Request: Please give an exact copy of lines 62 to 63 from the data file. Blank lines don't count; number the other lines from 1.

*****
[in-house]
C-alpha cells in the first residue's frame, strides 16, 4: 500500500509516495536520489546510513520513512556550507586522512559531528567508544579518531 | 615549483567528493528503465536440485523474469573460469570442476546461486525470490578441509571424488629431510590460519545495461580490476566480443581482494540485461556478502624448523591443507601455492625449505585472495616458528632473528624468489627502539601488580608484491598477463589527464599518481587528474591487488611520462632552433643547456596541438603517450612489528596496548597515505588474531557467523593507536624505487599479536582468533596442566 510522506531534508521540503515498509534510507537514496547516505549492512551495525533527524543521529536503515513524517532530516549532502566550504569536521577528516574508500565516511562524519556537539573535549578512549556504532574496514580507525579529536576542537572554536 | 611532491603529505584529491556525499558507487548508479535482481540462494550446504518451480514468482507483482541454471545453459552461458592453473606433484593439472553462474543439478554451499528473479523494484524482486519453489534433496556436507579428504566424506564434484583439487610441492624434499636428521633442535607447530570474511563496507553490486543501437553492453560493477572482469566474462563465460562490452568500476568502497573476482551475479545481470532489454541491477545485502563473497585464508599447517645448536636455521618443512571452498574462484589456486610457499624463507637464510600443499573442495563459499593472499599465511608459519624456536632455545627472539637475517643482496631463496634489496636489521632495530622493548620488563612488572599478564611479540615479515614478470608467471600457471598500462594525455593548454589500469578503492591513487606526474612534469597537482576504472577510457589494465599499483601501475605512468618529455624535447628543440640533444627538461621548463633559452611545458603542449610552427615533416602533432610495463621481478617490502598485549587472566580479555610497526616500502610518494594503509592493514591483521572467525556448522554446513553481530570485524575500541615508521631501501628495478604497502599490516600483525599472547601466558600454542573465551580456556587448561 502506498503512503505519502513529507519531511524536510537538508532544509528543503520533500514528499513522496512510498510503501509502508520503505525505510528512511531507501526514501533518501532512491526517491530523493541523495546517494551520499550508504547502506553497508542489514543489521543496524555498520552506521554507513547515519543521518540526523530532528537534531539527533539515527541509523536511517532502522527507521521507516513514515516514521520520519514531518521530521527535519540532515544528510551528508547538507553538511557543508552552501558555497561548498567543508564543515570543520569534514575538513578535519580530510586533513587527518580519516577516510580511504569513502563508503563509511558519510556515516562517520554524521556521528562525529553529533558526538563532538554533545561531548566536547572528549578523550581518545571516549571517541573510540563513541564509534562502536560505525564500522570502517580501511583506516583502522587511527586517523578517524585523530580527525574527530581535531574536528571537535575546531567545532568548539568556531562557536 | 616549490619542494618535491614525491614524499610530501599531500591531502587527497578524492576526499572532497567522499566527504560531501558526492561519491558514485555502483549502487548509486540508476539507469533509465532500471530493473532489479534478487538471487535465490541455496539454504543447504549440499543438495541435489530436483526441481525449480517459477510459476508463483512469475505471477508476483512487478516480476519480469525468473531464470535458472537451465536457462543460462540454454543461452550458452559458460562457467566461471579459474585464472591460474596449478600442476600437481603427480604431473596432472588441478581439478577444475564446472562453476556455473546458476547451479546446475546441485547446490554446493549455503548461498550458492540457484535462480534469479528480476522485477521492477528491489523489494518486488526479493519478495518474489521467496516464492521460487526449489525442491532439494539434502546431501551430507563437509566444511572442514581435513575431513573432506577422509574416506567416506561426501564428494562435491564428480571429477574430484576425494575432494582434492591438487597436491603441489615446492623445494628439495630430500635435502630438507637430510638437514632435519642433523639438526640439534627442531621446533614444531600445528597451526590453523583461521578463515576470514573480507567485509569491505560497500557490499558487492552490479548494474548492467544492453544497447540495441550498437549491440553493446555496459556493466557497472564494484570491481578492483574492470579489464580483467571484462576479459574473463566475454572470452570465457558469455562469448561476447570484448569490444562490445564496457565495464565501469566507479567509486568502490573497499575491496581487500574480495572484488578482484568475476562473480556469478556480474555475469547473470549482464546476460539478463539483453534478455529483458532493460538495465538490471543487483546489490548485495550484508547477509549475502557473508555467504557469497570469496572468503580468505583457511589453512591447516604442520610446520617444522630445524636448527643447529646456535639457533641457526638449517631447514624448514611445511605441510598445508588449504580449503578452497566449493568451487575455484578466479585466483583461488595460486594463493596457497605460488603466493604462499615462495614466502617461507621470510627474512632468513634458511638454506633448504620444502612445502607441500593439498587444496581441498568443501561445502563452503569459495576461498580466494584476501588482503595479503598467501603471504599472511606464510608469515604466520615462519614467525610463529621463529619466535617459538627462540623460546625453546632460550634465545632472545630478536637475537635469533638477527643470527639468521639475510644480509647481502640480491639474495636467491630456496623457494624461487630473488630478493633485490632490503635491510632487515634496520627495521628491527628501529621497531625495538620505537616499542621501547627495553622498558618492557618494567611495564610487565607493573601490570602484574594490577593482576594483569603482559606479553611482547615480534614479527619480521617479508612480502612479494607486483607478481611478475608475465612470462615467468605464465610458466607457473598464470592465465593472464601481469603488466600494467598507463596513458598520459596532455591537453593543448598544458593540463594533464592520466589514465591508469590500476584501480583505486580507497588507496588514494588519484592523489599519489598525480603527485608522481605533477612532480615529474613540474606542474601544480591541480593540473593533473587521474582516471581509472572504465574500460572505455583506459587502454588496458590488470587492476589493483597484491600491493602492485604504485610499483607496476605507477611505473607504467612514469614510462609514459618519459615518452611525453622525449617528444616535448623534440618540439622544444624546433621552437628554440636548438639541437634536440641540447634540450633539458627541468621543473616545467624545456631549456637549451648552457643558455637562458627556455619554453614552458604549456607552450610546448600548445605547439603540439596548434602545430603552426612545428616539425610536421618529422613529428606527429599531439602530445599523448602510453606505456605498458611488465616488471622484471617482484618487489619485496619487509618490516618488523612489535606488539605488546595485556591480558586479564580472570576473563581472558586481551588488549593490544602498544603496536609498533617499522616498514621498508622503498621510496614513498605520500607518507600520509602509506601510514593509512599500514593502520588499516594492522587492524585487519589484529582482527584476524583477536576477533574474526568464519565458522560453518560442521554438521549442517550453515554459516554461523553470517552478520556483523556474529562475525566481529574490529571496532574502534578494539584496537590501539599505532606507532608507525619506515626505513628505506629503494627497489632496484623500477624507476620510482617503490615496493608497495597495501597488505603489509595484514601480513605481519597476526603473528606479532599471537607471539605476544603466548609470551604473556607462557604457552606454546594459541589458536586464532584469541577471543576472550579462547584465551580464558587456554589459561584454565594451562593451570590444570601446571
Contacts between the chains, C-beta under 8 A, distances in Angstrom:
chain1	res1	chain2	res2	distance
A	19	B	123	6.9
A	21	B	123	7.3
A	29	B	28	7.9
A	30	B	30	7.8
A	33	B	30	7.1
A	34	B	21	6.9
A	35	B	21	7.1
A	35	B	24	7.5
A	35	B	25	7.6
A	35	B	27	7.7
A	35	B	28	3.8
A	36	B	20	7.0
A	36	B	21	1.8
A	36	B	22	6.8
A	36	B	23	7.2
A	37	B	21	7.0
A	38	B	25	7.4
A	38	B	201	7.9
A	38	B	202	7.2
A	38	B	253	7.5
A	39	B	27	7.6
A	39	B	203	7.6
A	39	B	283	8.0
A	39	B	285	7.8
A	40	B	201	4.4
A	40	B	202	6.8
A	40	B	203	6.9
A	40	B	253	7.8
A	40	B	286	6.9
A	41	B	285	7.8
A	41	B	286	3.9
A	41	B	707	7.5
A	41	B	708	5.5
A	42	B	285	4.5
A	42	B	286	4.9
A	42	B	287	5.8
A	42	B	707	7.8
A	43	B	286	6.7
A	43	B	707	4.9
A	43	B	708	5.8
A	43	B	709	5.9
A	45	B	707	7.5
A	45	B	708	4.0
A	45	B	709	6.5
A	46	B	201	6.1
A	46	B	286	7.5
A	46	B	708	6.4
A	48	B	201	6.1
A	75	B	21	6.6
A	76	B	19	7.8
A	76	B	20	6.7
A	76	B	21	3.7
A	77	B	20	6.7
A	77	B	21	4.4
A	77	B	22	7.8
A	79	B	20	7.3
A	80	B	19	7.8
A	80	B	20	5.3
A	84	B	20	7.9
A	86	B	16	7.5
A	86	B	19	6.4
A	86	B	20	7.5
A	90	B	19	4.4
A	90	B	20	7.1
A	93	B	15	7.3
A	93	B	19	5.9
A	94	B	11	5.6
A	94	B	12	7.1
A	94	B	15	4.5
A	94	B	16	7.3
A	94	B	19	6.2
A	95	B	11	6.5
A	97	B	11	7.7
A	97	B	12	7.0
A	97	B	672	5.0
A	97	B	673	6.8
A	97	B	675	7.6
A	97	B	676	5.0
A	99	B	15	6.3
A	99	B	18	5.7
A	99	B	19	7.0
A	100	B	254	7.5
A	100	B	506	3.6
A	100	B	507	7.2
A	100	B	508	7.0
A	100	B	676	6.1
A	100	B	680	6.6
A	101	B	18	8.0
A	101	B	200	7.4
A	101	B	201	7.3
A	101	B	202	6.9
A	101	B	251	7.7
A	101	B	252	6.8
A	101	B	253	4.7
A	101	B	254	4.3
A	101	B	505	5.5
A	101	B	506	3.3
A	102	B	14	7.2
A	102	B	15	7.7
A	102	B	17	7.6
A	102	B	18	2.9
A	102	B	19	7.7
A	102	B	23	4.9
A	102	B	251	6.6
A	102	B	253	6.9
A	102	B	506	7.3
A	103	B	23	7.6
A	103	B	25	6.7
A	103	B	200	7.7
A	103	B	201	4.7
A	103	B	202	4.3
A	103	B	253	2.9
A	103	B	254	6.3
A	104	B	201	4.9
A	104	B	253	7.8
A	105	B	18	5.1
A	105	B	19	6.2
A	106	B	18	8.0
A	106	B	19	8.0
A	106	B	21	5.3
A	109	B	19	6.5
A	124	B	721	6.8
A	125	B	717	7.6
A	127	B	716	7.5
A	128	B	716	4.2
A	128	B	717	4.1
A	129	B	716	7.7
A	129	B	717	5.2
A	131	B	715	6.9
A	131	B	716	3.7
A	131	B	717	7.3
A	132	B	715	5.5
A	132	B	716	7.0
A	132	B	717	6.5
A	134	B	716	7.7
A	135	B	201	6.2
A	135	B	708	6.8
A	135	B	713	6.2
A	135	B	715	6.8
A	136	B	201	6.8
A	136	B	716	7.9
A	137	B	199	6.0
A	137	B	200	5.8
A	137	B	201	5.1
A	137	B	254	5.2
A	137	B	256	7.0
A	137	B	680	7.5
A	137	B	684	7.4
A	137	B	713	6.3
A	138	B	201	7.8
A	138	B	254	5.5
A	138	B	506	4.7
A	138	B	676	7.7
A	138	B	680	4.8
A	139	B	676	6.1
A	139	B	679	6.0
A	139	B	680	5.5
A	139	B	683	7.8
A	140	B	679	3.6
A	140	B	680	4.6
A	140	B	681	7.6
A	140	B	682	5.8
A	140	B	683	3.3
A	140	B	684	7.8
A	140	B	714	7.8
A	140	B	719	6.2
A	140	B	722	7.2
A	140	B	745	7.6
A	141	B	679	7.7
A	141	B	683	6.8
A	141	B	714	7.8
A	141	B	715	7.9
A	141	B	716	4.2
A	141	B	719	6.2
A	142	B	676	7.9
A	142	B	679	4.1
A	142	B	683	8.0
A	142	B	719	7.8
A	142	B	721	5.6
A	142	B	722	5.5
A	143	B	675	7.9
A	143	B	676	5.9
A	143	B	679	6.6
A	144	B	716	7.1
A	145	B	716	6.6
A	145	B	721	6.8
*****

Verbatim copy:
A	80	B	20	5.3
A	84	B	20	7.9